Father Time isn’t always kind to our spines. They are as vulnerable to aging as the rest of us. But we can take steps to prevent and manage back pain.
The spine is a column of 24 bones stretching from our skulls to our tailbones, encasing the spinal cord. Its bones, or vertebrae, are linked by tiny joints called facets. In between, discs filled with a jelly-like substance serve as a cushion. Rope-like ligaments stabilize the spine.
After age 50, back pain is usually caused by:
- Painful changes in discs and joints — Loss of moisture and resilience that make discs less effective as shock absorbers.
- Spinal stenosis — Narrowing of the canal through which the spinal cord passes due to disc degeneration, thickened ligaments or arthritic facet joints (usually in the lower back).
- Spondylolisthesis — Slippage of one spinal vertebra forward onto the vertebra beneath.
Any of these conditions can cause inflammation, pressure on nerves or pain. When this happens, Cleveland Clinic back pain specialists recommend:
Physical activity — “Motion is lotion” for the spine, notes E. Kano Mayer, MD, of Cleveland Clinic’s Center for Spine Health. The more active you are, the better you’ll feel. Stay active, and you’ll bounce back sooner from episodes of back pain.
Physical therapy — Physicians can prescribe a back-healthy exercise program to help you gain strength, and improve balance and flexibility. Strengthening your back and abdominal muscles — your “core” — will make your spine more resilient.
Medications — Take nonsteroidal anti-inflammatory medications (NSAIDs) —ibuprofen, naproxen, aspirin— or acetaminophen as directed to halt inflammatory pain. “Pulsed dosing — consistently taking the medicine two to three times per day for five to 10 days, even after pain has subsided — is more reasonable than ‘as-needed’ dosing,” says Dr. Mayer.
Cold — Reach for an ice pack first when back pain strikes. Applying ice (20 minutes on, 20 minutes off) helps to quiet painful inflammation or muscle spasms. (A frozen bag of peas will also do the trick.)
Heat —After two or three days, consider using a heating pad, taking warm baths or lying briefly under a heat lamp. This can relax your back muscles and stimulate blood flow, explains Dr. Mayer. Don’t overuse heat (by falling asleep on a heating pad, for instance) or you may get burned. Stretch warmed muscles to prevent muscle spasm after the heat source is removed.
Bed rest — Aging tends to slow our recovery from injuries. But if your back “goes out,” limit bed rest to just one or two days. Prolonged immobility will aggravate back pain and slow the pace of recovery.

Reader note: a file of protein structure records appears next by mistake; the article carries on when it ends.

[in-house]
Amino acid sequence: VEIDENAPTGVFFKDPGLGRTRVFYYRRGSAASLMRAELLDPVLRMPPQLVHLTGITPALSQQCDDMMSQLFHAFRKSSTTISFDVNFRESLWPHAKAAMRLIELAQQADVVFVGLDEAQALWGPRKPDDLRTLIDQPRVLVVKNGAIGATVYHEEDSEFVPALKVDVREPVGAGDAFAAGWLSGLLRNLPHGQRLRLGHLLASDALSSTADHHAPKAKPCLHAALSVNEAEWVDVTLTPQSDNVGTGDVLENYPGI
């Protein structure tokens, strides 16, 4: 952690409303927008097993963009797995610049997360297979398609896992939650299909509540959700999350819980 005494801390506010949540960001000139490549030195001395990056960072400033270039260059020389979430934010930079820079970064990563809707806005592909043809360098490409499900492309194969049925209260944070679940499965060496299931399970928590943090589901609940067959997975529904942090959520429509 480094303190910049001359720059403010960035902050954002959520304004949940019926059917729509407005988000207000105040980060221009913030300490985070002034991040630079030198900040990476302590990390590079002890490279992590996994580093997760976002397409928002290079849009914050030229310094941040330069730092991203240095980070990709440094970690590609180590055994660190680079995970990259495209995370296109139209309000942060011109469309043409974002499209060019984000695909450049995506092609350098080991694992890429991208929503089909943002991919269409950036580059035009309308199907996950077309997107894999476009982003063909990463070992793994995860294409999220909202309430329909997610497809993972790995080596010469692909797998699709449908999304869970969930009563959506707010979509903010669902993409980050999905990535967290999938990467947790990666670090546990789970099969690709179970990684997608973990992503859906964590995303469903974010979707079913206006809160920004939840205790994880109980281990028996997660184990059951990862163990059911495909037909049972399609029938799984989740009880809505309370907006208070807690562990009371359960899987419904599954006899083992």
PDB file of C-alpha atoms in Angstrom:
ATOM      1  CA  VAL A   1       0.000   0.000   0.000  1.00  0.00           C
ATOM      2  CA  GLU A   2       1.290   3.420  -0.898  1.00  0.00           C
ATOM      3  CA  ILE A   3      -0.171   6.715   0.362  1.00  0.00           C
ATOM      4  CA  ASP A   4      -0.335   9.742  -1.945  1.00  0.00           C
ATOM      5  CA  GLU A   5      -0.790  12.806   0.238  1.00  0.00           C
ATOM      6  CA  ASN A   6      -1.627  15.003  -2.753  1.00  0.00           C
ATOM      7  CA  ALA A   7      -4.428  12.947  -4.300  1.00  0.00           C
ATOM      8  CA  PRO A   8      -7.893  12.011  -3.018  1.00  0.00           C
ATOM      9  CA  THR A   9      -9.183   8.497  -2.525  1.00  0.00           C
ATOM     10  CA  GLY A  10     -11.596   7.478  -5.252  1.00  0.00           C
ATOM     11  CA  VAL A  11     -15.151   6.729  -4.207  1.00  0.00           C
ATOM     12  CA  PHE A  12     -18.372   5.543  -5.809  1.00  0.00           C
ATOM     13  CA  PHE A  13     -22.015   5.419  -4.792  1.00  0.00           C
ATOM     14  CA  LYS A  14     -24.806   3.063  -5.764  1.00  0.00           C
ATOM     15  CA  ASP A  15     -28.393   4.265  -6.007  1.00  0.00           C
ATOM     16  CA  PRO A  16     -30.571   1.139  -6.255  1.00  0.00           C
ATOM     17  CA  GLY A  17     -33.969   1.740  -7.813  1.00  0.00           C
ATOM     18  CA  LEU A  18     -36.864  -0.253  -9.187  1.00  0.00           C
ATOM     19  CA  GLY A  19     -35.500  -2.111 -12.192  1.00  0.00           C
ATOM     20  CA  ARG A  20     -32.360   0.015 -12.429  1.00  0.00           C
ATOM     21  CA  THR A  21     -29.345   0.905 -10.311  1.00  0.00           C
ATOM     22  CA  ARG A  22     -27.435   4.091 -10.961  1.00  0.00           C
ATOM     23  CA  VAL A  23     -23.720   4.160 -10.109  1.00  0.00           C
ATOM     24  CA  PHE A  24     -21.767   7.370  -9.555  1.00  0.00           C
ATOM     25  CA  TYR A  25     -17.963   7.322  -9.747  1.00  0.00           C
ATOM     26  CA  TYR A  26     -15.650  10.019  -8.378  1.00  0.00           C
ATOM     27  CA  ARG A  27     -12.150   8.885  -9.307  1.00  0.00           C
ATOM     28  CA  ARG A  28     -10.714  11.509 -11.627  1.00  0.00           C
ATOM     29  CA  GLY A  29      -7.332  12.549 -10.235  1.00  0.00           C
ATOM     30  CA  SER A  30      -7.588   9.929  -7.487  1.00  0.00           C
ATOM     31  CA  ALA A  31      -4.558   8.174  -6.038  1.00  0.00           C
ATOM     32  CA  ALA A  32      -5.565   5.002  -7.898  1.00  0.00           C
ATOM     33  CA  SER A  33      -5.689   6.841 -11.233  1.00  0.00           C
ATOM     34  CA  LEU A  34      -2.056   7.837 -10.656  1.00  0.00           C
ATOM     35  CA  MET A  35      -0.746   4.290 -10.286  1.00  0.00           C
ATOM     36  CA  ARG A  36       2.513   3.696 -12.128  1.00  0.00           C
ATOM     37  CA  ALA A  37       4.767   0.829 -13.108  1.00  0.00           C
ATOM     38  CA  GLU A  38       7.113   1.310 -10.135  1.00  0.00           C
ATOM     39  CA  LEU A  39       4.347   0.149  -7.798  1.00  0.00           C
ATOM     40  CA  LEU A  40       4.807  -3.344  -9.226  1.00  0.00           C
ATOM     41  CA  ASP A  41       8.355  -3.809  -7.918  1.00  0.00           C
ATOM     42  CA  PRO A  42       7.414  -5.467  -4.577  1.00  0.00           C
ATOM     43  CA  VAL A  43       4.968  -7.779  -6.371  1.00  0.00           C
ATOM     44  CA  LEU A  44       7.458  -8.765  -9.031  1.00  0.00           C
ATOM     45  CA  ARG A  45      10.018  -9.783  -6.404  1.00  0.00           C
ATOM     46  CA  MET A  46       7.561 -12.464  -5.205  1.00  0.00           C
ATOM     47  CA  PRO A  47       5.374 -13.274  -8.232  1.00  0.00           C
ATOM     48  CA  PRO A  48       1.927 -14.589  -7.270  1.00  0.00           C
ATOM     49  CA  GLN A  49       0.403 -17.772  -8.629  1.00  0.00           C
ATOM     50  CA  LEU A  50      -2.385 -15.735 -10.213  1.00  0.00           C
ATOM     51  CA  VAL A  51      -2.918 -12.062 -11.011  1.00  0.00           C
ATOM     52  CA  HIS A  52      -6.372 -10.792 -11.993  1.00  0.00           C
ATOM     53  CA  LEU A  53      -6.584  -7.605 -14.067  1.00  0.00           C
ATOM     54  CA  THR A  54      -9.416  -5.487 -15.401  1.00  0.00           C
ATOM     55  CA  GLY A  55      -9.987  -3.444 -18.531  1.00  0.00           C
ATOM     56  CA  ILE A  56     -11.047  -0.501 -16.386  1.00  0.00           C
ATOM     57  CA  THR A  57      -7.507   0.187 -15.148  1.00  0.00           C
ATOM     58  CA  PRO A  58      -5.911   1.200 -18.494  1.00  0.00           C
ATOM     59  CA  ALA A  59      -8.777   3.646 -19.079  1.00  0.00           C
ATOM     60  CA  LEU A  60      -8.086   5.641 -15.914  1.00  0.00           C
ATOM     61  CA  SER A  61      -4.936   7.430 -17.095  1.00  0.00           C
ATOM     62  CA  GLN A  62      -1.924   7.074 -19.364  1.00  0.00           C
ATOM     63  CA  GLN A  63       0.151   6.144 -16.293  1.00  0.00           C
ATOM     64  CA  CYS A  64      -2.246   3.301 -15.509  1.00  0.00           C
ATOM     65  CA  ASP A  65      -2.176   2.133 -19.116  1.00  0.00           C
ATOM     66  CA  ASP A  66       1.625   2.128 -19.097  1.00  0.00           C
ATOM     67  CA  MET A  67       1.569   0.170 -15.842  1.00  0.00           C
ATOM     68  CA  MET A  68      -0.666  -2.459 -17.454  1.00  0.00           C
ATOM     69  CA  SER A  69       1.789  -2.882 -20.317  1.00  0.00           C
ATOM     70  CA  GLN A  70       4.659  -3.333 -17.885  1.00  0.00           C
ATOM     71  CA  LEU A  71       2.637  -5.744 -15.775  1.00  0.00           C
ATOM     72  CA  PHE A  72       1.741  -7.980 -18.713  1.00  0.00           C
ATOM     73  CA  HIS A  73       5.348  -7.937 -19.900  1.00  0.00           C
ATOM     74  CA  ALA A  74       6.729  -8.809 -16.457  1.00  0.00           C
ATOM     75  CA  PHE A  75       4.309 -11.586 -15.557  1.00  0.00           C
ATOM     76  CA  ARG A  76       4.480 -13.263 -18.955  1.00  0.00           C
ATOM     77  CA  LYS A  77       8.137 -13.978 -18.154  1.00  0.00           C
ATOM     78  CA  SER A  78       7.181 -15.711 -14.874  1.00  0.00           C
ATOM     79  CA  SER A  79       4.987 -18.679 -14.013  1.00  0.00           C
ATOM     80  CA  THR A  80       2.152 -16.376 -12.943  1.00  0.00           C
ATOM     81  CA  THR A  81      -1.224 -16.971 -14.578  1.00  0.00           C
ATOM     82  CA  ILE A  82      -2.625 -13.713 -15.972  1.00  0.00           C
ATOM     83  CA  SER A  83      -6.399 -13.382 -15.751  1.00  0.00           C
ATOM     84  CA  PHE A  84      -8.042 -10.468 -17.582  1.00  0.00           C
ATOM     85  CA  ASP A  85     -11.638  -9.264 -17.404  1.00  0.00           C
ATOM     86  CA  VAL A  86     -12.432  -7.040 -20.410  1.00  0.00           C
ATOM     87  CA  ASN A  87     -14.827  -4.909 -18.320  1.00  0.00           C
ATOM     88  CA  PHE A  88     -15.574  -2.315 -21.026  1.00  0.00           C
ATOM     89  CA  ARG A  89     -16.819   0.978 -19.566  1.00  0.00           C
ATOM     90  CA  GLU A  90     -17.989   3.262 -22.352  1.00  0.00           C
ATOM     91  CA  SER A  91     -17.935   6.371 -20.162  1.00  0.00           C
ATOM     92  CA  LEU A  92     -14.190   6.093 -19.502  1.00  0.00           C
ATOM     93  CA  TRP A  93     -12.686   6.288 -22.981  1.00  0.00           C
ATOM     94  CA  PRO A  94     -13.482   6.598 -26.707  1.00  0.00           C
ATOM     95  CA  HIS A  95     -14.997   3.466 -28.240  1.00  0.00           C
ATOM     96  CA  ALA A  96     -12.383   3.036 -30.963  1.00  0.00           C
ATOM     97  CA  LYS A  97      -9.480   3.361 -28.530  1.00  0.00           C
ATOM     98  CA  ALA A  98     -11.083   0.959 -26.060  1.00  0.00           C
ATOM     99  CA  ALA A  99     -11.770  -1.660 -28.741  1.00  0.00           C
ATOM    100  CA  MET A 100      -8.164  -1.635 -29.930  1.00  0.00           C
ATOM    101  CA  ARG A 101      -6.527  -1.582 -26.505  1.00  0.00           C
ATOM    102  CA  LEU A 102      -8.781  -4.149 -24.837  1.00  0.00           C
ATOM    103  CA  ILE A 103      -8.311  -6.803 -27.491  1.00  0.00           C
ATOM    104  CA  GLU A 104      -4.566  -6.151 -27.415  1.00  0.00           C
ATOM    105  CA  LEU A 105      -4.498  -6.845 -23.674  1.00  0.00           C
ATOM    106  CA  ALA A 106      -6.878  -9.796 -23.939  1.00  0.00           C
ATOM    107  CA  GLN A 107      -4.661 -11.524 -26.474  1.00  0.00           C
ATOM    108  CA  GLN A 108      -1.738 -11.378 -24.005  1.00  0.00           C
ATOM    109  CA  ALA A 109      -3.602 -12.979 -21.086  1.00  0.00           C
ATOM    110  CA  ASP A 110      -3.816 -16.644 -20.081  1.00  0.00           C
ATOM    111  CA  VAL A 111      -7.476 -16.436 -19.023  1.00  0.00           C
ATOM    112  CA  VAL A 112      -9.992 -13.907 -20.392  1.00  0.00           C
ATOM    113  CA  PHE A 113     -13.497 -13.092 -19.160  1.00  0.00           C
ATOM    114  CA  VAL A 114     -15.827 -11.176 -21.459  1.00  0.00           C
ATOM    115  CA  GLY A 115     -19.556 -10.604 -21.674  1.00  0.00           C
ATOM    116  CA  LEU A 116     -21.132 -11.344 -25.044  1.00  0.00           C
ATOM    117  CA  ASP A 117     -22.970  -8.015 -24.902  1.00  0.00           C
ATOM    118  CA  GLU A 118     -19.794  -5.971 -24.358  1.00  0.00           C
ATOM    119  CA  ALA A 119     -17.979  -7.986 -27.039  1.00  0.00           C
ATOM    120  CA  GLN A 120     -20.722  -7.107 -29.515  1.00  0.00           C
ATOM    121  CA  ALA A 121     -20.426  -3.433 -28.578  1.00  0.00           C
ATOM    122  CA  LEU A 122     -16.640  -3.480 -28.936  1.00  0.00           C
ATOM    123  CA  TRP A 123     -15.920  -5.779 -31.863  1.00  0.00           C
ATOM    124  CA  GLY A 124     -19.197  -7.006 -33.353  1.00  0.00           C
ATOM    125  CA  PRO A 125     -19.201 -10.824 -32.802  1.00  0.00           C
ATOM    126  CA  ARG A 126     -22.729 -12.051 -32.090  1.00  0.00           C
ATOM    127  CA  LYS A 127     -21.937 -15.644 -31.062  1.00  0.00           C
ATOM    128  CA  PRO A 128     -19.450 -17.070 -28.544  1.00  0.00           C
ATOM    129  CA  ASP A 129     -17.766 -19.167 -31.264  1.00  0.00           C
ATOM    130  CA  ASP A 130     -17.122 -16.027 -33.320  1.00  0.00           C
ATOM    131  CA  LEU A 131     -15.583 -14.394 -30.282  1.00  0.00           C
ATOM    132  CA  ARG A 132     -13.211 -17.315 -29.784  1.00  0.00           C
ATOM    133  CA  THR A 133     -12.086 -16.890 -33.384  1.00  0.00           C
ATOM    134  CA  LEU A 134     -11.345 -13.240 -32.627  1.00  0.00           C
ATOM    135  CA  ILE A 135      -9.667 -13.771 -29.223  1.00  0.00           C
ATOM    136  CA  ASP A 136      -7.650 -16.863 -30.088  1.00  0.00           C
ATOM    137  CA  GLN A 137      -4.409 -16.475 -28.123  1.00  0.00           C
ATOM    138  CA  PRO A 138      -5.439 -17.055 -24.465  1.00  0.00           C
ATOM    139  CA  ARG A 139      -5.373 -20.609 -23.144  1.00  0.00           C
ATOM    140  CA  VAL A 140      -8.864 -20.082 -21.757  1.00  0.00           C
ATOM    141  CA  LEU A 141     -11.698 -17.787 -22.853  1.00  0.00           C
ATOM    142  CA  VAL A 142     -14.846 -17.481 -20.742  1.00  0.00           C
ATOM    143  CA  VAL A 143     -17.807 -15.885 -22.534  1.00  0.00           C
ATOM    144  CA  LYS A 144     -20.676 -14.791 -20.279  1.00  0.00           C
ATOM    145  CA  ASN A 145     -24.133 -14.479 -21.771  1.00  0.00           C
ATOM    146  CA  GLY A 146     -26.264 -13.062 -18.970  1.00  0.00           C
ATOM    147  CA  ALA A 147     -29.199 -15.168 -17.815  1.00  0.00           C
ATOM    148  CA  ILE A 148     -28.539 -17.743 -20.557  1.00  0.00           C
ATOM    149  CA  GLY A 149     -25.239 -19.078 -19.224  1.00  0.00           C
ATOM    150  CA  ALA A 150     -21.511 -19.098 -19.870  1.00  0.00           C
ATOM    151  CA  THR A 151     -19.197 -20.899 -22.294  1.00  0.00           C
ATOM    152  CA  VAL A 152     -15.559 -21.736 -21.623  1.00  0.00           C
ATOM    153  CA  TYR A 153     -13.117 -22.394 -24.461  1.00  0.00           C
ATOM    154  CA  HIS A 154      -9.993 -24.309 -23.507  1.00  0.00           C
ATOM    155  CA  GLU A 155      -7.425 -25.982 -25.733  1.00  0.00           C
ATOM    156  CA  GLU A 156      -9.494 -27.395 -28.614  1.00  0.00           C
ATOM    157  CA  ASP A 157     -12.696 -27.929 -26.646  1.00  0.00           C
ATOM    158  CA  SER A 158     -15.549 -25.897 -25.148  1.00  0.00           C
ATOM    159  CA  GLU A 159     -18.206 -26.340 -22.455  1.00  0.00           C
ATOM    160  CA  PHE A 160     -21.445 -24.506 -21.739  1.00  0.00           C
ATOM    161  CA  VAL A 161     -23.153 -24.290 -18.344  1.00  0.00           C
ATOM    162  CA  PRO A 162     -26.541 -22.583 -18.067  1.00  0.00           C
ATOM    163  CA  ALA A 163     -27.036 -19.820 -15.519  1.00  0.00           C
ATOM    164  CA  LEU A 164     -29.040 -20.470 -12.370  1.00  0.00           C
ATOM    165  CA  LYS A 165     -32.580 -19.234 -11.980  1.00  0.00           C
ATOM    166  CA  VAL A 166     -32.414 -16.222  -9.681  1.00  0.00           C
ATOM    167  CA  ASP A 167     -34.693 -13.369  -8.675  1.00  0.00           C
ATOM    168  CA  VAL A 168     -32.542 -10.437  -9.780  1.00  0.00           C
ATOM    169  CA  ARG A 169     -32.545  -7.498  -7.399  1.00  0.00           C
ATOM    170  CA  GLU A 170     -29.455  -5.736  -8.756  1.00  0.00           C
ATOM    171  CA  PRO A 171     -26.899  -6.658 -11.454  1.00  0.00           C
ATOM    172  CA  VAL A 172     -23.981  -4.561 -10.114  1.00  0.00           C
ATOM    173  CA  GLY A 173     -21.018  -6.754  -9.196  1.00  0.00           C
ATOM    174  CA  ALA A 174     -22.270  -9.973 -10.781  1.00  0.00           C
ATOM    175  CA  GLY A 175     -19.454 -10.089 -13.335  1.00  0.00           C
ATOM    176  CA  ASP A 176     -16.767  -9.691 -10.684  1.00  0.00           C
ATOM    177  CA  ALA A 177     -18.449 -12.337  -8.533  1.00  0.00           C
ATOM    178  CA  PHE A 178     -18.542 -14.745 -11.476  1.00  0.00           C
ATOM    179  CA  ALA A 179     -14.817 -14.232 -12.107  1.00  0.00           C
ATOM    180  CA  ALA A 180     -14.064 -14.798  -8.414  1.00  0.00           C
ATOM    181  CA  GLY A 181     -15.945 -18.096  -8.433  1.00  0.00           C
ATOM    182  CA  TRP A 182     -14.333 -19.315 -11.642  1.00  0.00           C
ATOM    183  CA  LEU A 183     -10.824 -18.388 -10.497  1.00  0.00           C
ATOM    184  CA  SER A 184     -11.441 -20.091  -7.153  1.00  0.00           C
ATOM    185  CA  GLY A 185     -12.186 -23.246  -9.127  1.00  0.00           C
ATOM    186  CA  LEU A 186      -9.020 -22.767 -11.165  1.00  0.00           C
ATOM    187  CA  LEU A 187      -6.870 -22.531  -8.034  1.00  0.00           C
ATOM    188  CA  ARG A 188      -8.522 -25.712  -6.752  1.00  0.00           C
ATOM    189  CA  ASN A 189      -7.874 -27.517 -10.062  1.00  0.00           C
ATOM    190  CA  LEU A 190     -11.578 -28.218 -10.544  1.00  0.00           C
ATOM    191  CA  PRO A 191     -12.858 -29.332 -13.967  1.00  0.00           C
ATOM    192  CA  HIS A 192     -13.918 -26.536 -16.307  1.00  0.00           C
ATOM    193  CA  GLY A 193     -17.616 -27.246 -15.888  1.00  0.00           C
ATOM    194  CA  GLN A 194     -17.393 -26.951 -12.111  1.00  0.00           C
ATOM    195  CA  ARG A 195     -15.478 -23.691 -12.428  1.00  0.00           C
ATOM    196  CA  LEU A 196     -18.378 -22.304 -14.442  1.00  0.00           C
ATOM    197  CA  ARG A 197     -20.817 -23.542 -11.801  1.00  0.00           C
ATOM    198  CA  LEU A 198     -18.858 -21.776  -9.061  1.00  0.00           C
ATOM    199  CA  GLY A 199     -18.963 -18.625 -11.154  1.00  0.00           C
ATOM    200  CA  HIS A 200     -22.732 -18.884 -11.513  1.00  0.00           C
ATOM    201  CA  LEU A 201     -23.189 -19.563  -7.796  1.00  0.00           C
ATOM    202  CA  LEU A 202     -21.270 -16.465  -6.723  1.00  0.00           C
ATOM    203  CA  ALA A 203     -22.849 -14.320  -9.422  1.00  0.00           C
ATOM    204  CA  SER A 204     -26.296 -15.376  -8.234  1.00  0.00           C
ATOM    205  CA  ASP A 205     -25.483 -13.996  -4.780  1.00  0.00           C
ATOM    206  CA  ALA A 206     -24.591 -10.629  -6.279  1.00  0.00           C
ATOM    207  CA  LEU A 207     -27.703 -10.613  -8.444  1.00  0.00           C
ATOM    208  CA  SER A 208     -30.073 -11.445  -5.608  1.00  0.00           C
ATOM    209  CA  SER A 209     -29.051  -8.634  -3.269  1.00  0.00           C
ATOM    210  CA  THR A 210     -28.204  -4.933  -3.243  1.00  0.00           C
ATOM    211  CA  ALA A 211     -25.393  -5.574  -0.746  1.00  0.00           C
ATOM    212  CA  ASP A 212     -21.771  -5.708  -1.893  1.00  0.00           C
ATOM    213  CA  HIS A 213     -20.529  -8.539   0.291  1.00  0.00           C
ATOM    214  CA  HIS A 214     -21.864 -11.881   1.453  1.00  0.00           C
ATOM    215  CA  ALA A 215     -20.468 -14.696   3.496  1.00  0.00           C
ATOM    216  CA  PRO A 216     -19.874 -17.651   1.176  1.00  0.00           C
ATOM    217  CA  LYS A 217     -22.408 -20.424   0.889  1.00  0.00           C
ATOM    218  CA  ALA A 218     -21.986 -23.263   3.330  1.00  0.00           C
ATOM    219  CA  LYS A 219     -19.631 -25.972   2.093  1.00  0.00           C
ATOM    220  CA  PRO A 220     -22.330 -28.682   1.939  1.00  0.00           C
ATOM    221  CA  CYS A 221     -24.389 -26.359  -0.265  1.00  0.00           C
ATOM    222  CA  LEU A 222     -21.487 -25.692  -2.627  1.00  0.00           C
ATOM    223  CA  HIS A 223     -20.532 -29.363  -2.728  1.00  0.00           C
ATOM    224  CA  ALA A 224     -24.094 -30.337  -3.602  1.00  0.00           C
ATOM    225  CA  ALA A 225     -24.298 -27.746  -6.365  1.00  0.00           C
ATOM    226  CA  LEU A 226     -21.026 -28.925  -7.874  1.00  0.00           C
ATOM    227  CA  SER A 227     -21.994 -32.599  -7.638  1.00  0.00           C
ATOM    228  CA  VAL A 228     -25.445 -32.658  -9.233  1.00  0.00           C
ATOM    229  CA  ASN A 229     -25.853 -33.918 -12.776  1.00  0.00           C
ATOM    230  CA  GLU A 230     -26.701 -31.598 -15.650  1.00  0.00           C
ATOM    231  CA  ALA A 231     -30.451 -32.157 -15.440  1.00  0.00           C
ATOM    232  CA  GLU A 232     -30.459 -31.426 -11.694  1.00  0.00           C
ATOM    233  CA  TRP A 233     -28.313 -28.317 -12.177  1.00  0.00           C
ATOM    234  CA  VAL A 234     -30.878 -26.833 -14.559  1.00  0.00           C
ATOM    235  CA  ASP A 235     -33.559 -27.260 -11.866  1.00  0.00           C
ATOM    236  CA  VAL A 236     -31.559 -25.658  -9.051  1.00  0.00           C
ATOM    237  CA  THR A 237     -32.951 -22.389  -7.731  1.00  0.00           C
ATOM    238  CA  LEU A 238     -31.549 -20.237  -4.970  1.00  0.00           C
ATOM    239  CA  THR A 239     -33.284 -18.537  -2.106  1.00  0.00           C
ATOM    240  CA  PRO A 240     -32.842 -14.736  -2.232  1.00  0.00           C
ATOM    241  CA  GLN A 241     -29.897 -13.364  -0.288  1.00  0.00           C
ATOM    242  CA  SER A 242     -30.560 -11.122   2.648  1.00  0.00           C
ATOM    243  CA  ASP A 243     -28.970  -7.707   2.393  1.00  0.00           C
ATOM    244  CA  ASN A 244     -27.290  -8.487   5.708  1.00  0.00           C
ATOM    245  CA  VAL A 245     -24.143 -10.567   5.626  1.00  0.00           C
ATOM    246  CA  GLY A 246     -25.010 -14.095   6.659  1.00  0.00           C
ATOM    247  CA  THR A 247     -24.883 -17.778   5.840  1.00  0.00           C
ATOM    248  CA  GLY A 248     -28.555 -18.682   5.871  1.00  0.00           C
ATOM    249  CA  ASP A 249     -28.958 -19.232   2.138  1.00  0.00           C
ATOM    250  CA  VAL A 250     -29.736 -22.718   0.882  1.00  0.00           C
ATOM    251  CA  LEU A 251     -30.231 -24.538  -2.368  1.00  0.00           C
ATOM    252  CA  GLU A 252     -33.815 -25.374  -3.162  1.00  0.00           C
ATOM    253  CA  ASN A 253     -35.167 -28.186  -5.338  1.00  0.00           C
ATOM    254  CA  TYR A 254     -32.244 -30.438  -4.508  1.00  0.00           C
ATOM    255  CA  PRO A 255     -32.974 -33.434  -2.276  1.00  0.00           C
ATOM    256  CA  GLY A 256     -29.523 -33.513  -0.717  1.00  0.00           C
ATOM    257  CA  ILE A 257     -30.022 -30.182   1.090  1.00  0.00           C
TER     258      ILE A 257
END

When the pain becomes unbearable
If your pain becomes chronic and persistent, don’t wait too long to see a back pain specialist.
“Back pain does not have to destroy your quality of life,” notes Ellen W. King, MD, a specialist in the Department of Pain Management. “Combining a wide array of procedures — including the conservative therapies above— in a comprehensive pain management plan can reduce pain and improve functionality.”
More intensive treatments can make rehabilitation from a back injury easier:
- Nerve blocks and injections. Steroids — with or without anesthetics — can be injected to reduce back pain and inflammation at the source, whether it is a spinal nerve root or a facet joint, says Dr. King.
- Radiofrequency ablation. A carefully guided radiowave wand can be inserted to block painful nerve signals for an extended period using high-frequency current. This may relieve chronic back pain for nine months or longer in carefully selected people.
- Spinal cord stimulators. Stimulating a portion of the spinal cord can change the perception of pain in some people. A small electrode array — similar to multiple pacemakers — is implanted to send mild electrical impulses to the spinal cord. These mask or divert pain signals so that they don’t reach the brain.
- Intraspinal drug pumps. Computerized pumps can be implanted to deliver local anesthetics or other pain medication continuously to the spinal cord.
If age-related back pain does not improve with conventional treatment, complementary medicine techniques may be added to the mix. These include:
- Osteopathic manipulation. Osteopathic doctors (DOs) or chiropractors can use their hands to mobilize, adjust, massage and stimulate the spine and its surrounding tissues.
- Acupuncture. Acupuncturists insert fine needles into the skin at specific body points and manipulate them. This can relieve chronic pain by stimulating the body’s healing process.
When these measures fail, a limited number of people may benefit from surgery for chronic age-related back pain.